Hard fought and won: What autistic pride means to me

Content warning: Bullying 

I was diagnosed as autistic in 1994 when I was 20 years old. I was not a person who found their Autistic tribe instantly or even quickly. I hated the diagnosis and could not associate it with me. Well, outwardly at least. Living as an undiagnosed autistic in a world where there was no appropriate diagnosis (Aspergers was only included in the DSM IV which was released in 1994 – the year I was diagnosed). This means i went through school feeling completely alone and isolated. In high school I was the constant target of every bully in the place. The bus ride to and from school was even worse with the only adult preoccupied with safely driving the bus and playing his country music cassettes. School for me was like the book Lord fo the Flies. It never occurred to me to not attend school so for six years I was bullied and invalidated every single day and often several times a day. 

One of the most frequent taunts was that I had an intellectual disability (well they didn’t use that language but you can imagine). While I was fascinated by autism and felt a connection with the one diagnosed autistic boy at my school, I never wanted to apply the autism diagnosis to myself. When I gained the diagnosis as a young adult I hated it for two reasons. The first was that I felt it was an excuse my parents could make for my poor behaviour at the time. But the main reason why I struggled with the ‘label’ was that I knew it was true and my understanding of it at the time was that it validated everything the bullies had said. I was filled with self-loathing and at the time, the autism diagnosis just confirmed my worst fears about myself. I set about being in deep denial for the next seven years. I would feel highly anxious to even hear the world ‘autism.’

The point at which I finally accepted my autism was when I was in first year at university. I had started to turn my life around and make some positive changes, one of which was enrolling in university. I discovered for the first time ever that people at university liked me for who I was, not because I was a member of a group. I had spent my teenage and early adult years desperately trying to fit in and belong. I thought that the best way to do this was to align myself with a group with set rules and just follow all the rules. I and been a fundamentalist Christian, a revolutionary socialist and a criminal, all with the intent to be accepted. It worked but nobody liked me for who I was, just because I agreed with their ‘rules’. At university I realised i wasn’t a member of any defined group but I had friends. Coupled with this I had an episode of mental illness which necessitated some soul-searching and reflection on my part. While doing this the thought of autism arose again and this time I thought ‘maybe this is me.’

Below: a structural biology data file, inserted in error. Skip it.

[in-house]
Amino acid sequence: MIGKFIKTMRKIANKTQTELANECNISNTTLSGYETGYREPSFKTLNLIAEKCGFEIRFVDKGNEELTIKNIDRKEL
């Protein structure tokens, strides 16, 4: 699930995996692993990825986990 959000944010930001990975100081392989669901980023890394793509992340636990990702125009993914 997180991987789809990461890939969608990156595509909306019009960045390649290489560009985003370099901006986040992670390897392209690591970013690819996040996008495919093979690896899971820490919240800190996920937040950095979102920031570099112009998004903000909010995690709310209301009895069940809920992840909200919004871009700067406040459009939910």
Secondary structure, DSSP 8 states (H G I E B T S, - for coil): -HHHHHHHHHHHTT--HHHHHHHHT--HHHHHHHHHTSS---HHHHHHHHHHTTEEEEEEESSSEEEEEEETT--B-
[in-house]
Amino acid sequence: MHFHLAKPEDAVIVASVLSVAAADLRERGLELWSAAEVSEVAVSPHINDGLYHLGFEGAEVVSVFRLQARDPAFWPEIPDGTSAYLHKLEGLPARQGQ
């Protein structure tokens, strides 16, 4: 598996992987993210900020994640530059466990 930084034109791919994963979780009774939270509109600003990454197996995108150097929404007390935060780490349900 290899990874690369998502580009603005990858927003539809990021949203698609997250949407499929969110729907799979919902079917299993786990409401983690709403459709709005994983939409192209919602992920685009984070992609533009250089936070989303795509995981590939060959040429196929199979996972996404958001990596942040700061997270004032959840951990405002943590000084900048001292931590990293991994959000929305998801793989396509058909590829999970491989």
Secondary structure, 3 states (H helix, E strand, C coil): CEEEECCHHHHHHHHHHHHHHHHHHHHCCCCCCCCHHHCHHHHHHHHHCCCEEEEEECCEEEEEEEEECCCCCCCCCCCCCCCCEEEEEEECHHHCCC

You might think I suddenly embraced my autistic identity and wrote a book or something but I didn’t. My acceptance of my autism was gradual and incremental. For the first couple of years I would view it as something to be spoken about very cautiously, l as if telling people would result in them running me out of town! I would only tell people I really trusted. I wasn’t ashamed to be autistic, just scared of reprisals and bullying,

I went on for a few years not being particularly ‘out’ and then I met someone who changed everything – autistic author and advocate Polly Samuel / Donna Williams. I met Polly at a course and we instantly hit it off. Polly told me I should write my life story. She said it would be helpful for parents of autistic kids who get in trouble with the police and have addiction issues. She said this group was ostracised in parent circles. Almost immediately I made the connection that my book would be for my own parents so I wrote it. It was published and all of a sudden I had to be ‘out’ to everyone about my autism. I made the transition well and was soon speaking at events and giving media interviews about autism. It was quite challenging at first but I worked into it. I remember being terrified I would not be able to answer questions at presentations so set about learning more about autism beyond my own experience.

I still didn’t instantly ‘find my tribe’ though. That took a couple more years. It happened when I was at a conference for autistic women and girls. I was in a  room full of 100 autistic women other gender diverse autistic people and I knew I had come home. It was magic and I have never looked back. I found my Autistic Pride that day and it was a great realisation. 

These days I live and breathe advocacy and Autistic pride. My passionate interest is autism advocacy and I spend a lot of time talking to people about autism. Autistic pride is imbued my every interaction. Sometimes people contact me and are almost apologetic that they are having difficulty embracing their autism. I have no judgement and know that the road to pride is sometimes hard fought and won. Sometimes it is a long journey to Autistic pride but it is a very worthwhile journey to take. Every day of being proud of who I am has been a gift. After the start to life I had where I was invalidated and hated and treated like I had no right to exist, to be able to say ‘I am Autistic and Proud’ is a pretty amazing thing. We live in a world which often makes it hard to feel proud to be Autistic. Pride can make such a difference and mean the difference between masking and trying to hide who we are and accepting, loving and valuing ourselves. Your sense of pride helps others too. Get your pride on I say. It makes life better and Autistic people deserve to be proud of who we are. 


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